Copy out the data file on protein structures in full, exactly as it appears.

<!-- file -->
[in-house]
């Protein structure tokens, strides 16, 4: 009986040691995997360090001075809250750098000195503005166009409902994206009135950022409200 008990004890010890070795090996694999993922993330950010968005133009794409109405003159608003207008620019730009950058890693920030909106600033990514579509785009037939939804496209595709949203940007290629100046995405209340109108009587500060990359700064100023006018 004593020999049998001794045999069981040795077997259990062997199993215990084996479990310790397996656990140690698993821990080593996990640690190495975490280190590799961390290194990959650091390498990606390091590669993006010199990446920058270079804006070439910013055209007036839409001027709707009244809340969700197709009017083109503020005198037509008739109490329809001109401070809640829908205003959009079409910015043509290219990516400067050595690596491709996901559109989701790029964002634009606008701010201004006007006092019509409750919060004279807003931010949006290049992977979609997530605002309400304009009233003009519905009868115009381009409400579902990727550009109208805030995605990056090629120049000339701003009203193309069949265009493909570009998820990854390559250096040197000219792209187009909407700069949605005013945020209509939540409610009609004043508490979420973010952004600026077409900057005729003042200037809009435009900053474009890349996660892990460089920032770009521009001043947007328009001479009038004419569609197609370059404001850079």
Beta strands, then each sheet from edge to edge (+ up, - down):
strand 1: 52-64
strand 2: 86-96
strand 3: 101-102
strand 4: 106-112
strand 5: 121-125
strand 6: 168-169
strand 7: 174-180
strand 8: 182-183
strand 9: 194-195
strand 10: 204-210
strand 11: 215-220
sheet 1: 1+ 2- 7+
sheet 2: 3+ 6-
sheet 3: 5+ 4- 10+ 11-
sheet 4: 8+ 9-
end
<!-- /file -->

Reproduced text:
[in-house]
């Protein structure tokens, strides 16, 4: 009986040691995997360090001075809250750098000195503005166009409902994206009135950022409200 008990004890010890070795090996694999993922993330950010968005133009794409109405003159608003207008620019730009950058890693920030909106600033990514579509785009037939939804496209595709949203940007290629100046995405209340109108009587500060990359700064100023006018 004593020999049998001794045999069981040795077997259990062997199993215990084996479990310790397996656990140690698993821990080593996990640690190495975490280190590799961390290194990959650091390498990606390091590669993006010199990446920058270079804006070439910013055209007036839409001027709707009244809340969700197709009017083109503020005198037509008739109490329809001109401070809640829908205003959009079409910015043509290219990516400067050595690596491709996901559109989701790029964002634009606008701010201004006007006092019509409750919060004279807003931010949006290049992977979609997530605002309400304009009233003009519905009868115009381009409400579902990727550009109208805030995605990056090629120049000339701003009203193309069949265009493909570009998820990854390559250096040197000219792209187009909407700069949605005013945020209509939540409610009609004043508490979420973010952004600026077409900057005729003042200037809009435009900053474009890349996660892990460089920032770009521009001043947007328009001479009038004419569609197609370059404001850079």
Beta strands, then each sheet from edge to edge (+ up, - down):
strand 1: 52-64
strand 2: 86-96
strand 3: 101-102
strand 4: 106-112
strand 5: 121-125
strand 6: 168-169
strand 7: 174-180
strand 8: 182-183
strand 9: 194-195
strand 10: 204-210
strand 11: 215-220
sheet 1: 1+ 2- 7+
sheet 2: 3+ 6-
sheet 3: 5+ 4- 10+ 11-
sheet 4: 8+ 9-
end